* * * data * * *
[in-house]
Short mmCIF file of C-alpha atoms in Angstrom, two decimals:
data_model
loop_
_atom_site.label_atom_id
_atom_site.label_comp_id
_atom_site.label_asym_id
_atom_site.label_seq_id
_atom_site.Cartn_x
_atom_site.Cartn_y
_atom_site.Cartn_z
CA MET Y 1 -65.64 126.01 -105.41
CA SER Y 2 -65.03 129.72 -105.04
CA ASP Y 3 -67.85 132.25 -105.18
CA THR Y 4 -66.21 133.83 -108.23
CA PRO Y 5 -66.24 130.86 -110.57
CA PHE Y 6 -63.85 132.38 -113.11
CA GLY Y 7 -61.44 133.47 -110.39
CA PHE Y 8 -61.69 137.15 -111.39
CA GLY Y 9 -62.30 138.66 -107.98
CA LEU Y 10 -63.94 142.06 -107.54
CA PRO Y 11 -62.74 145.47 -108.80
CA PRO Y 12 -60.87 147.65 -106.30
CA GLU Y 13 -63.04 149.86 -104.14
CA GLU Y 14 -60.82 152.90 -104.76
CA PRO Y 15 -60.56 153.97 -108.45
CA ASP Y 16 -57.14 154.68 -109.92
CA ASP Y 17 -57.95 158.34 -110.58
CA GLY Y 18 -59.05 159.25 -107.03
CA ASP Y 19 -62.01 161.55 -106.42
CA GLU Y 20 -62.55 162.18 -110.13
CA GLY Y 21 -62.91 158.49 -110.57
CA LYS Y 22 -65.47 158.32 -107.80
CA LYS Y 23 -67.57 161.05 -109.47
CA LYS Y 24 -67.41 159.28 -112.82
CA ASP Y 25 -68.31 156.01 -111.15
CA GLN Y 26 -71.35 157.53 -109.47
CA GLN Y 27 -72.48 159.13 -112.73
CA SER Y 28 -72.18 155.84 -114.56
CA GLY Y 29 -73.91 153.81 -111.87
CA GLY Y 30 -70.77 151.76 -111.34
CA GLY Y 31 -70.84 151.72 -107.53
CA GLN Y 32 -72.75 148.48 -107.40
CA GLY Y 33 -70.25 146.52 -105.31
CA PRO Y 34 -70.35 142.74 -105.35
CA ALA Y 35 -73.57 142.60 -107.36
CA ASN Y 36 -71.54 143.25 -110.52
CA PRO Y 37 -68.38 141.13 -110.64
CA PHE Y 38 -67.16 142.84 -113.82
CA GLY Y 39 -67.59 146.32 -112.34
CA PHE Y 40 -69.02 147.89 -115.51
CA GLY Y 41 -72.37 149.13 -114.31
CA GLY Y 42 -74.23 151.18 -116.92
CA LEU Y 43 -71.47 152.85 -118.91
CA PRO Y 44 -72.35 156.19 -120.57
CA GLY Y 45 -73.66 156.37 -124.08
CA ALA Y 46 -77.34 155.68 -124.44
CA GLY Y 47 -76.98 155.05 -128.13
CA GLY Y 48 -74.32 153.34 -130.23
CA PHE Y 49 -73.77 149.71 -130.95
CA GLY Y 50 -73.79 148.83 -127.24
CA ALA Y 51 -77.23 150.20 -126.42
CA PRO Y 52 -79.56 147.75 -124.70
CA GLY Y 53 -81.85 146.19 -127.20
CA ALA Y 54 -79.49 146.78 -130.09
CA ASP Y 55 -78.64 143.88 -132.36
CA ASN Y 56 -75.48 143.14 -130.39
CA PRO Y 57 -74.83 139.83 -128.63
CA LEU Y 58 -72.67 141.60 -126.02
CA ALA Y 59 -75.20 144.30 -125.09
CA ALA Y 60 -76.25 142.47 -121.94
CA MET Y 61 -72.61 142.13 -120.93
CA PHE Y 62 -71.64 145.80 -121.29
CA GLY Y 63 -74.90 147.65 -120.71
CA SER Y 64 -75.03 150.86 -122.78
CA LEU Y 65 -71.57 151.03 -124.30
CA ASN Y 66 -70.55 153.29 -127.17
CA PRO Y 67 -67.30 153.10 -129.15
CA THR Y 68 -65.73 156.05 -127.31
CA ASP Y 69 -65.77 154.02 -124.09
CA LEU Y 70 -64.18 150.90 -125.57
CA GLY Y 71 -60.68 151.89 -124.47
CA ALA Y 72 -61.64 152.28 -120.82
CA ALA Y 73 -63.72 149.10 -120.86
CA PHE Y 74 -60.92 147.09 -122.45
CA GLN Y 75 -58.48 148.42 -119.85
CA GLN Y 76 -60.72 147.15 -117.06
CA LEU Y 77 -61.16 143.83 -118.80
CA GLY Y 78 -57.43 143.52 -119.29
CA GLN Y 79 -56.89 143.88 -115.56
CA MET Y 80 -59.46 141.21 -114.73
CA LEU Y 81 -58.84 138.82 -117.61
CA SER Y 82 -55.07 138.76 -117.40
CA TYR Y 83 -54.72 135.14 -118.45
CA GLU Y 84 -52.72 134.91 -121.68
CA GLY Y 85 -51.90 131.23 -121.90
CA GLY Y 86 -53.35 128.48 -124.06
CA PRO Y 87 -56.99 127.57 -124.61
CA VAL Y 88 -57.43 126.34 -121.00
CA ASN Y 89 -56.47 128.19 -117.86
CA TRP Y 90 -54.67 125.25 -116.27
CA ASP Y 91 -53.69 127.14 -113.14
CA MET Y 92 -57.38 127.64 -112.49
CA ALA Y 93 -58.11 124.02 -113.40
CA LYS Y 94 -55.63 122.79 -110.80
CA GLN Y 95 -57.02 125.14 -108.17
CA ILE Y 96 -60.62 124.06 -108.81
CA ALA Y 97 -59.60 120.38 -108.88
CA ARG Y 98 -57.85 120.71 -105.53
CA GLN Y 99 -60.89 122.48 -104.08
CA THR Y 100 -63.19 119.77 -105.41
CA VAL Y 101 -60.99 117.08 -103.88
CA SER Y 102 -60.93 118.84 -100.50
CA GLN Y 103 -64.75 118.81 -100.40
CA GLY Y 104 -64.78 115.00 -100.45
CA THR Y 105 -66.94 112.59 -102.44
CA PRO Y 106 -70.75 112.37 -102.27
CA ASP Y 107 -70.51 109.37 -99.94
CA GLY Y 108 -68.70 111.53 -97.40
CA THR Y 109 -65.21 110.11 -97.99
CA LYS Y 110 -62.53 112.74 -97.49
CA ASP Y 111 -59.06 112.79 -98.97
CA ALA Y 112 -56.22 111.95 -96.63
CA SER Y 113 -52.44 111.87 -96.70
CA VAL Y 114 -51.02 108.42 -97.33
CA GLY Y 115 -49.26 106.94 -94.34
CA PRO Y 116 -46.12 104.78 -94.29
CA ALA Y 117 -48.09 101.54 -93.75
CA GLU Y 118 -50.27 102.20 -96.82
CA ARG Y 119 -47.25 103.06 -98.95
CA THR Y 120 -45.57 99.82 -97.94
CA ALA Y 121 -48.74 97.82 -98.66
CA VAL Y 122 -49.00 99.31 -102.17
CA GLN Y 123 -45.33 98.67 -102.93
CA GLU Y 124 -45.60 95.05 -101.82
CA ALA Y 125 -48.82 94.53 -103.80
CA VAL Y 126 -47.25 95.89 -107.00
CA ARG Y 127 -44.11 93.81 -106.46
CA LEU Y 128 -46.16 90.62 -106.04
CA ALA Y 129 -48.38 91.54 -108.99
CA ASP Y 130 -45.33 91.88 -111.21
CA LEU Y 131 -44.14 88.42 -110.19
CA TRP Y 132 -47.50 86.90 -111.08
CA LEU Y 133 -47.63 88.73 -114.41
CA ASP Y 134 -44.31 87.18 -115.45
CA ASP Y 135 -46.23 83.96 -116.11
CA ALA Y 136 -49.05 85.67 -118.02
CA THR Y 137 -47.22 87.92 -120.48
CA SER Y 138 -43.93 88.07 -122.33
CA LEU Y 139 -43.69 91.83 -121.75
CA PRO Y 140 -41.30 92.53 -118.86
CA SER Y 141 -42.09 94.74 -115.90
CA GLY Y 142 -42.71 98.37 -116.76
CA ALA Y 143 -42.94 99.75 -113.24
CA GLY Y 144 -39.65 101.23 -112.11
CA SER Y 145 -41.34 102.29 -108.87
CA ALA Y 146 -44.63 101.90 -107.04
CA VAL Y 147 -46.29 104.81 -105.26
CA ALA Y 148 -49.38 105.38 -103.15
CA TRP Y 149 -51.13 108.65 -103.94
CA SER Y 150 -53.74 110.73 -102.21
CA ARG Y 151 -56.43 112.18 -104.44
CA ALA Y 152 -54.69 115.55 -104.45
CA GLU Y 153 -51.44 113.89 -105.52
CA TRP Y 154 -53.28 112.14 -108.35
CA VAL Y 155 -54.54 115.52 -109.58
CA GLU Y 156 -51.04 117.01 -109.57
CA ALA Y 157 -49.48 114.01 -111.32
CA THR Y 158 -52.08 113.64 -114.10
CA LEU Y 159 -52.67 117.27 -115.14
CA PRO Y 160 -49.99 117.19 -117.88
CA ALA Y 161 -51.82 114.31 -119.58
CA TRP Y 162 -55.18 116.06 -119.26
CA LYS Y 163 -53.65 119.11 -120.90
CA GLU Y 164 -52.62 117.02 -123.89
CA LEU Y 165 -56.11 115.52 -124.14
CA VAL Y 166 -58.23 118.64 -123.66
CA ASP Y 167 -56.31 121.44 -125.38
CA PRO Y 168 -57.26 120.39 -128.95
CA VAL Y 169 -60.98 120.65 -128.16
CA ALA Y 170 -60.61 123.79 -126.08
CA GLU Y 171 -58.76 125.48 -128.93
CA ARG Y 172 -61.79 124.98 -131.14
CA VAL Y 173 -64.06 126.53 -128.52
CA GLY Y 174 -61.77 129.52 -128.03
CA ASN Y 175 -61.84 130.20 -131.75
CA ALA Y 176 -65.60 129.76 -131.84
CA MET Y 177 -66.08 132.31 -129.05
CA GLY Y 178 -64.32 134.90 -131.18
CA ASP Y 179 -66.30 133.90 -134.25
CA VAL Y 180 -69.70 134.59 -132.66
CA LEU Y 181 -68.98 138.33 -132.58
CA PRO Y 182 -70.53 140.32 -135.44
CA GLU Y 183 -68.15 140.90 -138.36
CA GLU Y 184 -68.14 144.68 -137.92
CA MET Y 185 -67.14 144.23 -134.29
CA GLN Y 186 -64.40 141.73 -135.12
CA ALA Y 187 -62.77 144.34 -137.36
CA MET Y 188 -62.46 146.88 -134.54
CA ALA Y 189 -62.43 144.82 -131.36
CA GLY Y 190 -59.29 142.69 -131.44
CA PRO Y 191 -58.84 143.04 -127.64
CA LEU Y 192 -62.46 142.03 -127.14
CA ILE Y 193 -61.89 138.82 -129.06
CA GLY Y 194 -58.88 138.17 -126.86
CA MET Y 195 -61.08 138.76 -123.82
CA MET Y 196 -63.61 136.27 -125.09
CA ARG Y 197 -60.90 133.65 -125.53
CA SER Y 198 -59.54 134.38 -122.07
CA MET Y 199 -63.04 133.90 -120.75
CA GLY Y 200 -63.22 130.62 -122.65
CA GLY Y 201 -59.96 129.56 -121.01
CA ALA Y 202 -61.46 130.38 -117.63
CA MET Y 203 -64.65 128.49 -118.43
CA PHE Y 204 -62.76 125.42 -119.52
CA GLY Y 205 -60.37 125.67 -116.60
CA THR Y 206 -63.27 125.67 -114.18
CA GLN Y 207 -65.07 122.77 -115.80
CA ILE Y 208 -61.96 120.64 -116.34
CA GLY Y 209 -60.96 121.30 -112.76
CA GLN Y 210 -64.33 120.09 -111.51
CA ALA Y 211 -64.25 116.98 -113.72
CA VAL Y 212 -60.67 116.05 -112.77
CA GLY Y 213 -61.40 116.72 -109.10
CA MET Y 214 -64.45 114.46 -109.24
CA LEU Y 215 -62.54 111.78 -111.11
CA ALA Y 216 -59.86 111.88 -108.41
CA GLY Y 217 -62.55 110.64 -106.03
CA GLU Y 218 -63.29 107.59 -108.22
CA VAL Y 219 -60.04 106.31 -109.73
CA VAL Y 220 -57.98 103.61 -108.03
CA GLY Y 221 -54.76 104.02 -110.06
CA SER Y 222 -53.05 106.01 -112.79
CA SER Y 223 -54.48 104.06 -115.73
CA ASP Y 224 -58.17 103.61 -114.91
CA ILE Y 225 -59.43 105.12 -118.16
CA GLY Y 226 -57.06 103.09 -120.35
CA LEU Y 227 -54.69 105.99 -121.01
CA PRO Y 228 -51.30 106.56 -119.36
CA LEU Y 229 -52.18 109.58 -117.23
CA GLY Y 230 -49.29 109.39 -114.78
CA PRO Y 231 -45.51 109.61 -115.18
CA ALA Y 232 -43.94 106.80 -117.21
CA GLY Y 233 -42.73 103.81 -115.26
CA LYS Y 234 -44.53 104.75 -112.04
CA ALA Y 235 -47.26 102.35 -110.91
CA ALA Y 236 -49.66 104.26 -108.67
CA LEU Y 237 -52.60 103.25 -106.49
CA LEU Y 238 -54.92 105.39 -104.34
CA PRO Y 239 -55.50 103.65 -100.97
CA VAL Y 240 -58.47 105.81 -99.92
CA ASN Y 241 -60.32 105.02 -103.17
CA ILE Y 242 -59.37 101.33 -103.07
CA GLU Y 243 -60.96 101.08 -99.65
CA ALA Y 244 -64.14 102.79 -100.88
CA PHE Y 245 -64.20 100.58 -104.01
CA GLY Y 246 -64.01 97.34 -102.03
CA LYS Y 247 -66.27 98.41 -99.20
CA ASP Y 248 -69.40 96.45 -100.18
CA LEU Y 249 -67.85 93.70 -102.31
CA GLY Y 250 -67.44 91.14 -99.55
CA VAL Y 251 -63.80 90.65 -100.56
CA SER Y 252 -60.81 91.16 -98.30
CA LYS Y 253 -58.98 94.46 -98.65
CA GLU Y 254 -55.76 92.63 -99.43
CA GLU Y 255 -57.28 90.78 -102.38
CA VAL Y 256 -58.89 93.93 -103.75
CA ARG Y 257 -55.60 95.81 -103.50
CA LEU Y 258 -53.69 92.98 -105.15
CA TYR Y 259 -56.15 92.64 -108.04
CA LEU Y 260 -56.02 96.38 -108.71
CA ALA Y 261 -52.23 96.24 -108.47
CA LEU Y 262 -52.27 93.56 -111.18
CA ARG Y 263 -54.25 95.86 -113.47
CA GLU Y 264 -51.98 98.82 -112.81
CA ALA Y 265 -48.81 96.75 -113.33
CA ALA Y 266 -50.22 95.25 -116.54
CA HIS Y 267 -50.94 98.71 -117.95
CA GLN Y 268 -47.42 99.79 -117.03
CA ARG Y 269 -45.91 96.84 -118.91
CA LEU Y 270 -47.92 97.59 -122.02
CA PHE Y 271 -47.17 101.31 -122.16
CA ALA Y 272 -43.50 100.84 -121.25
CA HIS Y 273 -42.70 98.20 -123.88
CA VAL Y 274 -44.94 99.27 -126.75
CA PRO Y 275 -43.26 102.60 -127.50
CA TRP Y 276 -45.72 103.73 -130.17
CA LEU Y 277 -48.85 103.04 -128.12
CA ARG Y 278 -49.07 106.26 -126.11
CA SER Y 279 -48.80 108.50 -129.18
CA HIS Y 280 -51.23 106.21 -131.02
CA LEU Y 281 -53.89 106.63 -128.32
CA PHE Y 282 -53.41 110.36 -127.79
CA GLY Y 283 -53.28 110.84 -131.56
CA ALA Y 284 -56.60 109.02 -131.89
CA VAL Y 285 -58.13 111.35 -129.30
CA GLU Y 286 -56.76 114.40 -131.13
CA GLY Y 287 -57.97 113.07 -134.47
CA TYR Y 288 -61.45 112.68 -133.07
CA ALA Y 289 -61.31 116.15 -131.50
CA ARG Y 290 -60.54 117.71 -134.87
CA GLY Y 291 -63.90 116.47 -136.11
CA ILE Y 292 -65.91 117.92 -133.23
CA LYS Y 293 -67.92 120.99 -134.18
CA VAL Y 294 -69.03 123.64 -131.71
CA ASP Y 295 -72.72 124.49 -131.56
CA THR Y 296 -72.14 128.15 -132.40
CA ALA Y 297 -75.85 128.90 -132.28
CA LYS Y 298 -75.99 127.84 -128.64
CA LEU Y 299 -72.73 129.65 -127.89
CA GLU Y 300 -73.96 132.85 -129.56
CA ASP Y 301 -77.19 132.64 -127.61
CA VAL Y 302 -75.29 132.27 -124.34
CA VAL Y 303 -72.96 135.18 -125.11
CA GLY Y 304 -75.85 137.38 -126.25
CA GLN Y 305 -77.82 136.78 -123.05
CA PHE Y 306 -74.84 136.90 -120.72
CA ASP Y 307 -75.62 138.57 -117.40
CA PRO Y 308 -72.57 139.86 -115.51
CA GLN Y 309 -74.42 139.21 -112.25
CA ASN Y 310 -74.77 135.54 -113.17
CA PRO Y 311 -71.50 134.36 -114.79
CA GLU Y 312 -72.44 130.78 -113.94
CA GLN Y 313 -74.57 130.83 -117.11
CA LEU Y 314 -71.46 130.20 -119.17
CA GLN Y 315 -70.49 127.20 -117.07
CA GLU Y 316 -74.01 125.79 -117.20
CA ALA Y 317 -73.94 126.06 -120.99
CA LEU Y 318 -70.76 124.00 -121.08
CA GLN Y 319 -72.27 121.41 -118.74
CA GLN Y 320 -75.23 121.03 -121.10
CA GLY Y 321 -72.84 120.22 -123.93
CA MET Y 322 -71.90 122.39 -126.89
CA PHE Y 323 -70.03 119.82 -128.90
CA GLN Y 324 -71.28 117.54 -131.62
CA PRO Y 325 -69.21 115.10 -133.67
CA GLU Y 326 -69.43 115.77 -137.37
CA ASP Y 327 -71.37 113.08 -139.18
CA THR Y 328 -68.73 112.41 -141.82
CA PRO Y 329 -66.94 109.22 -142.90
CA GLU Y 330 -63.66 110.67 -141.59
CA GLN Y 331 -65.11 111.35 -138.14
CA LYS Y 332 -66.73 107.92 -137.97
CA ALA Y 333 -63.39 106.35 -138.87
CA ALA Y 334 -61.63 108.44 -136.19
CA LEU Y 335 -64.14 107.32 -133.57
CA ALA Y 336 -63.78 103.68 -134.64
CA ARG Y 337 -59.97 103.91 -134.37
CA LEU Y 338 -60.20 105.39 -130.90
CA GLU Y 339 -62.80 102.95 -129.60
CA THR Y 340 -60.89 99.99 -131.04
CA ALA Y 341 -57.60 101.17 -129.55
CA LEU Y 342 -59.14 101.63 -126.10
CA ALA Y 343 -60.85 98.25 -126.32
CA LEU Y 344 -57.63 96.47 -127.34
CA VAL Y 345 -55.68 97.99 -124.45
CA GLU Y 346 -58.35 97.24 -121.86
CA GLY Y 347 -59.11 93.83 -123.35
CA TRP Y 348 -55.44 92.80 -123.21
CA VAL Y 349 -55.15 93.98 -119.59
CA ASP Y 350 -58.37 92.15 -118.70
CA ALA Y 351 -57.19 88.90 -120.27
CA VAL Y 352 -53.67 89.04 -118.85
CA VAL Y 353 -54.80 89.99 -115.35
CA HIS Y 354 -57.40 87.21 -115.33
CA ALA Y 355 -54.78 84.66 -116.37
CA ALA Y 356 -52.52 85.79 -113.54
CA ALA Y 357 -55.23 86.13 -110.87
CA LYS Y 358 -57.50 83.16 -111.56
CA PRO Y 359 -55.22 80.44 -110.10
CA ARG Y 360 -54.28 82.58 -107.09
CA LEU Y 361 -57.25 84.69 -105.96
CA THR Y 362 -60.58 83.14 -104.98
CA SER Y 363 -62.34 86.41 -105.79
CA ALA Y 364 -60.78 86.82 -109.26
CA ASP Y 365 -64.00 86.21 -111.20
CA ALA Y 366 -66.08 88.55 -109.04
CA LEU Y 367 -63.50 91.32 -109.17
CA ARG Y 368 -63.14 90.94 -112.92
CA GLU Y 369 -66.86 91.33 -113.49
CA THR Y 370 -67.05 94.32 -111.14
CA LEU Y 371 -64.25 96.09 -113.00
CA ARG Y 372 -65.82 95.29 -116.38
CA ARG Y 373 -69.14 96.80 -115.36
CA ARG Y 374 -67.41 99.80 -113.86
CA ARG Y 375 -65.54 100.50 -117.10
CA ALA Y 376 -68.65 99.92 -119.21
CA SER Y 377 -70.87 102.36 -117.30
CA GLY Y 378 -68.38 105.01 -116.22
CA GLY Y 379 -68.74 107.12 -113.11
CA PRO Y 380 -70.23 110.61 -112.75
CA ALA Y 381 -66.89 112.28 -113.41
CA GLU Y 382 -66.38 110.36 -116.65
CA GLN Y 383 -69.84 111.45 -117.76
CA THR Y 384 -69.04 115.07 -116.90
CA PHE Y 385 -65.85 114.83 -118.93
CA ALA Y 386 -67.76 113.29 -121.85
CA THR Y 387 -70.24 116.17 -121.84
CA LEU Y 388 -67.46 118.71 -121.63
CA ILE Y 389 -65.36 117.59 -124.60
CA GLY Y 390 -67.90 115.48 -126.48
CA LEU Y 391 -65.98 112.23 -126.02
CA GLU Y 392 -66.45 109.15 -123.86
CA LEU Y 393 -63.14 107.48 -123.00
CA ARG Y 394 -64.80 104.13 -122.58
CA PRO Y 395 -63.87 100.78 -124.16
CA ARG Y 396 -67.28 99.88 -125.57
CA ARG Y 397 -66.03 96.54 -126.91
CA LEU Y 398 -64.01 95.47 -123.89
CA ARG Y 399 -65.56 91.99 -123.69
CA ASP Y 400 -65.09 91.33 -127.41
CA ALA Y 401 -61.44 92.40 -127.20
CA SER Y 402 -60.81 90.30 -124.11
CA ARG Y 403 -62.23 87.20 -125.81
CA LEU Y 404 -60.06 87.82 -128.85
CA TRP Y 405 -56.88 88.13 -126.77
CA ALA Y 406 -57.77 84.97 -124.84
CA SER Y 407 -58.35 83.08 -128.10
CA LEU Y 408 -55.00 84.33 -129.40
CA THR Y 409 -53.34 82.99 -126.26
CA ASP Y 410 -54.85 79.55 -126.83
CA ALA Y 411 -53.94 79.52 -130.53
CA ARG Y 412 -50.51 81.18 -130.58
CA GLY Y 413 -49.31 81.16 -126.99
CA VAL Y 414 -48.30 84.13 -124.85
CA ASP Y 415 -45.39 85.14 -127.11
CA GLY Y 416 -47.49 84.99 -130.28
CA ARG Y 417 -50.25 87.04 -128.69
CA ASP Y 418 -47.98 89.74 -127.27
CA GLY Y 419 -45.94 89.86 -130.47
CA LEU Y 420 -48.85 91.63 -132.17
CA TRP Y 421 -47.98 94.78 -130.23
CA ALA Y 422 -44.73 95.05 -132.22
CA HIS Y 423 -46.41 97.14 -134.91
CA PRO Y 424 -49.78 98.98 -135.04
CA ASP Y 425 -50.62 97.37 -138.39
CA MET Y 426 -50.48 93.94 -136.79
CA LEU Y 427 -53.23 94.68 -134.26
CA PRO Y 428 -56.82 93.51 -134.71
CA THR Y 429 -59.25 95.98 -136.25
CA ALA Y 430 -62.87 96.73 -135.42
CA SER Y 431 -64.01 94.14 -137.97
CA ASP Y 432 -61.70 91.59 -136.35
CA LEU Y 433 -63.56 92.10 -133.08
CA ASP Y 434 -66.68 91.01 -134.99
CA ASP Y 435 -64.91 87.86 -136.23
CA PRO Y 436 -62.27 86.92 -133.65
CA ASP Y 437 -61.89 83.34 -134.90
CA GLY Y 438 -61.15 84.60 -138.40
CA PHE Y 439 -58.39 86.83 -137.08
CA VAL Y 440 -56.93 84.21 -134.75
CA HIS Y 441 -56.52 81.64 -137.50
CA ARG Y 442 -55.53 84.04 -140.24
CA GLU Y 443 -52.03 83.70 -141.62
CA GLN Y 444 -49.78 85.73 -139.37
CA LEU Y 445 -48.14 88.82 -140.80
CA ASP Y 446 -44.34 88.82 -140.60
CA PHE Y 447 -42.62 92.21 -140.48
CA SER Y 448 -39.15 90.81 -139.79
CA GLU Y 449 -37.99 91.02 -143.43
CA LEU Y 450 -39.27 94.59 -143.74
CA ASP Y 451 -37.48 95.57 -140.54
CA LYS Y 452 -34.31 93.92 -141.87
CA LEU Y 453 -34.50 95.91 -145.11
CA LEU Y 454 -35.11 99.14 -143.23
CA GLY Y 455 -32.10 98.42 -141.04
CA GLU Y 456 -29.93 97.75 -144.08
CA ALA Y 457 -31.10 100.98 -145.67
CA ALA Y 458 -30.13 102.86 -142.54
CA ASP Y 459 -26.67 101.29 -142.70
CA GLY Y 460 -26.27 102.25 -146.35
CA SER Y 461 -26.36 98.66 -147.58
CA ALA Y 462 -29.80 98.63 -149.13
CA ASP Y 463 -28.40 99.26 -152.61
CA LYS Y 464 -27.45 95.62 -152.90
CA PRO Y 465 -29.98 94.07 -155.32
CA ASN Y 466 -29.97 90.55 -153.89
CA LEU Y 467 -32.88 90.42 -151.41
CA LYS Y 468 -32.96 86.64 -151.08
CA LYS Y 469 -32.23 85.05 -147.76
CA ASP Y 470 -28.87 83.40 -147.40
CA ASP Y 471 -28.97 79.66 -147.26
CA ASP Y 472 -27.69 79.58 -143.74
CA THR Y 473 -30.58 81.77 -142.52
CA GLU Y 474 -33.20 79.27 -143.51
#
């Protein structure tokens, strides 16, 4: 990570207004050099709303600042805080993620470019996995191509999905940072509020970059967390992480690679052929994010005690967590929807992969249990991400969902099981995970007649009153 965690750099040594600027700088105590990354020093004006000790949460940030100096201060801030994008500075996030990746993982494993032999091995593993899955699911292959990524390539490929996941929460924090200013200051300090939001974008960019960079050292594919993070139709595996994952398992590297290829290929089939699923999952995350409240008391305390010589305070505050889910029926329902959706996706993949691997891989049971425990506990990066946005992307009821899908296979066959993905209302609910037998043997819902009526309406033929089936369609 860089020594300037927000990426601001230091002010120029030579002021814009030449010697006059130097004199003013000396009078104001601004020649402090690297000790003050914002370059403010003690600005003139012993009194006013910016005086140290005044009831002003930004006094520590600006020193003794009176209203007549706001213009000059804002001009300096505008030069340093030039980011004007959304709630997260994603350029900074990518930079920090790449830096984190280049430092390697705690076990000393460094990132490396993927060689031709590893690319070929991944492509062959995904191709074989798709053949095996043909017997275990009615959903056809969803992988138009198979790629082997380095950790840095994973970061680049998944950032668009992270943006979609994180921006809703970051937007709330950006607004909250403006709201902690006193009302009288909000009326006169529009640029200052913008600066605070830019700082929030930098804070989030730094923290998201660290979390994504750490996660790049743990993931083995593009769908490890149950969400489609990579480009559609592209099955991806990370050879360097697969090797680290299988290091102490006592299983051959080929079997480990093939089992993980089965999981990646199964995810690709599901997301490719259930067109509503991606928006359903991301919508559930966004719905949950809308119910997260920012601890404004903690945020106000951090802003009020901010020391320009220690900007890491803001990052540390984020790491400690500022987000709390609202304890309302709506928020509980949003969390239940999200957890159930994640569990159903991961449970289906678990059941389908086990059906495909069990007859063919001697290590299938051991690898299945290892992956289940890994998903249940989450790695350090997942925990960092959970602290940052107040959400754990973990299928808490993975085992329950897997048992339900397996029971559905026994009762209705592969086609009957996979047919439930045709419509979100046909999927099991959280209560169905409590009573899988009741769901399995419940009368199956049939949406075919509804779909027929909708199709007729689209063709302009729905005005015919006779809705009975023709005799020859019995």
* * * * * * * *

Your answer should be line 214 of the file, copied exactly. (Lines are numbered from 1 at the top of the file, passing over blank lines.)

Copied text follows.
CA MET Y 203 -64.65 128.49 -118.43